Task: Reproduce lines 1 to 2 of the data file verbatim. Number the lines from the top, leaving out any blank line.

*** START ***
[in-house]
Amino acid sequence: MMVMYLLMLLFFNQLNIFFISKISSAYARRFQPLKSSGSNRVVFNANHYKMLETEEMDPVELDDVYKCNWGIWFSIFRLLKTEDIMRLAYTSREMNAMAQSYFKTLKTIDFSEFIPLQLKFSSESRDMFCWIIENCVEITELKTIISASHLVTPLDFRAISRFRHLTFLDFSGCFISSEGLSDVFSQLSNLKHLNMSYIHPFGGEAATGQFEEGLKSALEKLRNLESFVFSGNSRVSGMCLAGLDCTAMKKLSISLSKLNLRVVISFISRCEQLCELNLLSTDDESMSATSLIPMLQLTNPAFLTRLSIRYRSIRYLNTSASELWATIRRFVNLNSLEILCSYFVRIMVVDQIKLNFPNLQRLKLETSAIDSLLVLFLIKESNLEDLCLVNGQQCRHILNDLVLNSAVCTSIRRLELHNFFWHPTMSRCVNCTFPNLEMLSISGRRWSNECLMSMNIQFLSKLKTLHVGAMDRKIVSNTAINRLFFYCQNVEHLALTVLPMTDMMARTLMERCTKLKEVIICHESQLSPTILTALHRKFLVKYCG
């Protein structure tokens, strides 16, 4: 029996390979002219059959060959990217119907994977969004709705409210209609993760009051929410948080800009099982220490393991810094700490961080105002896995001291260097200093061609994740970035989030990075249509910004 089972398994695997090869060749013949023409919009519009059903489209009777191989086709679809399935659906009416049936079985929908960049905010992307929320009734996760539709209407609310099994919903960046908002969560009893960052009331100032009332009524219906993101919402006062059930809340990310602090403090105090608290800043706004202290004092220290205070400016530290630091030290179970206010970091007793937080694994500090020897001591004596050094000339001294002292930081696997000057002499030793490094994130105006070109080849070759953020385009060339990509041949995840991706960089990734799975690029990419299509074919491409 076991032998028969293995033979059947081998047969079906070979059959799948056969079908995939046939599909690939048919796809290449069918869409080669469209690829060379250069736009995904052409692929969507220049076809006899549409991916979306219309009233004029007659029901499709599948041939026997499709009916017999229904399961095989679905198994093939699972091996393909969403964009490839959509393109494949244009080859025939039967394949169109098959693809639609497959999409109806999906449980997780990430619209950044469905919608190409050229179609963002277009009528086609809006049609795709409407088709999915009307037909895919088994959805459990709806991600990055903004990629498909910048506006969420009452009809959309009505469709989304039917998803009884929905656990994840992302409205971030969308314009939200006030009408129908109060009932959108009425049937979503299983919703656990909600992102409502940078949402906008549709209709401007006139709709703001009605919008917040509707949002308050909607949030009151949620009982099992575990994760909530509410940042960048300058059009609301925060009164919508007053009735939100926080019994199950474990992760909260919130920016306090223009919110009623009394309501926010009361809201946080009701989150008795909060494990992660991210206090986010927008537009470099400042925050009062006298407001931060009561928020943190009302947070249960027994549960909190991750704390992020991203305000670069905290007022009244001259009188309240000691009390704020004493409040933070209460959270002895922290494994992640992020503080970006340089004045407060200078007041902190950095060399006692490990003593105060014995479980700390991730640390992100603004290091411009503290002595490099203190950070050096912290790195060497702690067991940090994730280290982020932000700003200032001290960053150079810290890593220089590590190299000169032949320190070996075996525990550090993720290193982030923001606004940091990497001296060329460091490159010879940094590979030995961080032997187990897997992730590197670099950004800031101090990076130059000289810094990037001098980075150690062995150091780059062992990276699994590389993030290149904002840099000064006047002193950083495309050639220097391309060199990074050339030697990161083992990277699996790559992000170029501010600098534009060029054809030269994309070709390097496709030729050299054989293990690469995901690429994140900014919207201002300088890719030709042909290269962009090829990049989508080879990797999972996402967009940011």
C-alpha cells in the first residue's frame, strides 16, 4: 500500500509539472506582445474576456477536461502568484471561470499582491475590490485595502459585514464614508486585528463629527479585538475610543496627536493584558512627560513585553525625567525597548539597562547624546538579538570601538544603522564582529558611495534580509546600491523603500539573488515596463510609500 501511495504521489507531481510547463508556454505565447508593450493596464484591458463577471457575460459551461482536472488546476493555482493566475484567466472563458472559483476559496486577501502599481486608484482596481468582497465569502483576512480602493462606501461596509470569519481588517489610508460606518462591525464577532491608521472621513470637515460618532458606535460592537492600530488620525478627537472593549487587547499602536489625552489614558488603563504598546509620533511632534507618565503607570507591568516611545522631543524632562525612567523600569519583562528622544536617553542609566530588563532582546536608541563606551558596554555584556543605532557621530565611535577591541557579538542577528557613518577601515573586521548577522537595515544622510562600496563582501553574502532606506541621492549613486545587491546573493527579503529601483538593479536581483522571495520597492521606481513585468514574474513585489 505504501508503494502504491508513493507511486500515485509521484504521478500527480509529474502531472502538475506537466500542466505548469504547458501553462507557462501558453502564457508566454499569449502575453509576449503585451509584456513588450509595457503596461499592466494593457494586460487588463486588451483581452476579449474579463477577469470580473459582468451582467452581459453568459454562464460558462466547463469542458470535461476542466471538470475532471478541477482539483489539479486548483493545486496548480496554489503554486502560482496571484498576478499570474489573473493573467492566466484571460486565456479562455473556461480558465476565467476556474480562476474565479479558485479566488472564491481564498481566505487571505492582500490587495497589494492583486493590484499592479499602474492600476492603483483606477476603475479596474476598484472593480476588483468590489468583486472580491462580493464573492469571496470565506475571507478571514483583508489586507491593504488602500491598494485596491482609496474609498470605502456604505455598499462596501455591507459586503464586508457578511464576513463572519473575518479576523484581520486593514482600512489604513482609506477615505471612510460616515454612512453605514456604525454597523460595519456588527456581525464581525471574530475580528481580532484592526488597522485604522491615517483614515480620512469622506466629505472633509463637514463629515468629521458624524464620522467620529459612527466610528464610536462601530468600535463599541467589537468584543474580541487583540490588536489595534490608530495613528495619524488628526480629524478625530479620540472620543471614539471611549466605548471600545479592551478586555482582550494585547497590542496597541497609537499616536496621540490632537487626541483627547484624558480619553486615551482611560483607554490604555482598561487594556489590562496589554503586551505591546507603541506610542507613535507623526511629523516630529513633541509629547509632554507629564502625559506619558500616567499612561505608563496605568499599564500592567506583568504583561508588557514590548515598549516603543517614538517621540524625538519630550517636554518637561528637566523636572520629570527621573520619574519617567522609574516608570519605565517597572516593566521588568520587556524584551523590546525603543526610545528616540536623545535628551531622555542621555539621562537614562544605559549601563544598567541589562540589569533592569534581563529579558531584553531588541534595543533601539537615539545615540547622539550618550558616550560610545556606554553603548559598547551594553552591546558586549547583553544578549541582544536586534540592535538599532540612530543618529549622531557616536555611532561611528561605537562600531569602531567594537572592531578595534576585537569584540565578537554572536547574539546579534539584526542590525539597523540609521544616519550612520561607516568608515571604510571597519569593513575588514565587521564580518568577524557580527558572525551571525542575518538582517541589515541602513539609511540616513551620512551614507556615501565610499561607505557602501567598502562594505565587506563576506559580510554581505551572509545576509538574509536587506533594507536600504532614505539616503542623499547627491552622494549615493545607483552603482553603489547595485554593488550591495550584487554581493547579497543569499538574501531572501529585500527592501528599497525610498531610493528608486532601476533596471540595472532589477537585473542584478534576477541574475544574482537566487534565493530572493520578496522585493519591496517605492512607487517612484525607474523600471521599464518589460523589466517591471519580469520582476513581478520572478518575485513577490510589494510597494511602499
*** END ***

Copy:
[in-house]
Amino acid sequence: MMVMYLLMLLFFNQLNIFFISKISSAYARRFQPLKSSGSNRVVFNANHYKMLETEEMDPVELDDVYKCNWGIWFSIFRLLKTEDIMRLAYTSREMNAMAQSYFKTLKTIDFSEFIPLQLKFSSESRDMFCWIIENCVEITELKTIISASHLVTPLDFRAISRFRHLTFLDFSGCFISSEGLSDVFSQLSNLKHLNMSYIHPFGGEAATGQFEEGLKSALEKLRNLESFVFSGNSRVSGMCLAGLDCTAMKKLSISLSKLNLRVVISFISRCEQLCELNLLSTDDESMSATSLIPMLQLTNPAFLTRLSIRYRSIRYLNTSASELWATIRRFVNLNSLEILCSYFVRIMVVDQIKLNFPNLQRLKLETSAIDSLLVLFLIKESNLEDLCLVNGQQCRHILNDLVLNSAVCTSIRRLELHNFFWHPTMSRCVNCTFPNLEMLSISGRRWSNECLMSMNIQFLSKLKTLHVGAMDRKIVSNTAINRLFFYCQNVEHLALTVLPMTDMMARTLMERCTKLKEVIICHESQLSPTILTALHRKFLVKYCG